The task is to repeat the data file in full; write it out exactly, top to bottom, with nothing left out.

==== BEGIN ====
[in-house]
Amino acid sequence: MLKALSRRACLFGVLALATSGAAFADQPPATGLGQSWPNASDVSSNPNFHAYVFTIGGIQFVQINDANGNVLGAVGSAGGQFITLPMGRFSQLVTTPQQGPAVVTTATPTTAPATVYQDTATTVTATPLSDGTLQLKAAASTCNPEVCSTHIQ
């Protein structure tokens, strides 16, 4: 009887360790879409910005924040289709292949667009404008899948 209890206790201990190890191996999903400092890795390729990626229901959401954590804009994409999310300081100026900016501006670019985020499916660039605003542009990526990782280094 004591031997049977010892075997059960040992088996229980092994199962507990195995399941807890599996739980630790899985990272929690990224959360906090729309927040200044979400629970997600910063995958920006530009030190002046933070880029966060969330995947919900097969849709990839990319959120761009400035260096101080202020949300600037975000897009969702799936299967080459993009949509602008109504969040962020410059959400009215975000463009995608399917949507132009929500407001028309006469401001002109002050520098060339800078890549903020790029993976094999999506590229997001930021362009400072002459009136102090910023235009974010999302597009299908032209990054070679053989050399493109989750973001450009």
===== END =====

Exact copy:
[in-house]
Amino acid sequence: MLKALSRRACLFGVLALATSGAAFADQPPATGLGQSWPNASDVSSNPNFHAYVFTIGGIQFVQINDANGNVLGAVGSAGGQFITLPMGRFSQLVTTPQQGPAVVTTATPTTAPATVYQDTATTVTATPLSDGTLQLKAAASTCNPEVCSTHIQ
């Protein structure tokens, strides 16, 4: 009887360790879409910005924040289709292949667009404008899948 209890206790201990190890191996999903400092890795390729990626229901959401954590804009994409999310300081100026900016501006670019985020499916660039605003542009990526990782280094 004591031997049977010892075997059960040992088996229980092994199962507990195995399941807890599996739980630790899985990272929690990224959360906090729309927040200044979400629970997600910063995958920006530009030190002046933070880029966060969330995947919900097969849709990839990319959120761009400035260096101080202020949300600037975000897009969702799936299967080459993009949509602008109504969040962020410059959400009215975000463009995608399917949507132009929500407001028309006469401001002109002050520098060339800078890549903020790029993976094999999506590229997001930021362009400072002459009136102090910023235009974010999302597009299908032209990054070679053989050399493109989750973001450009």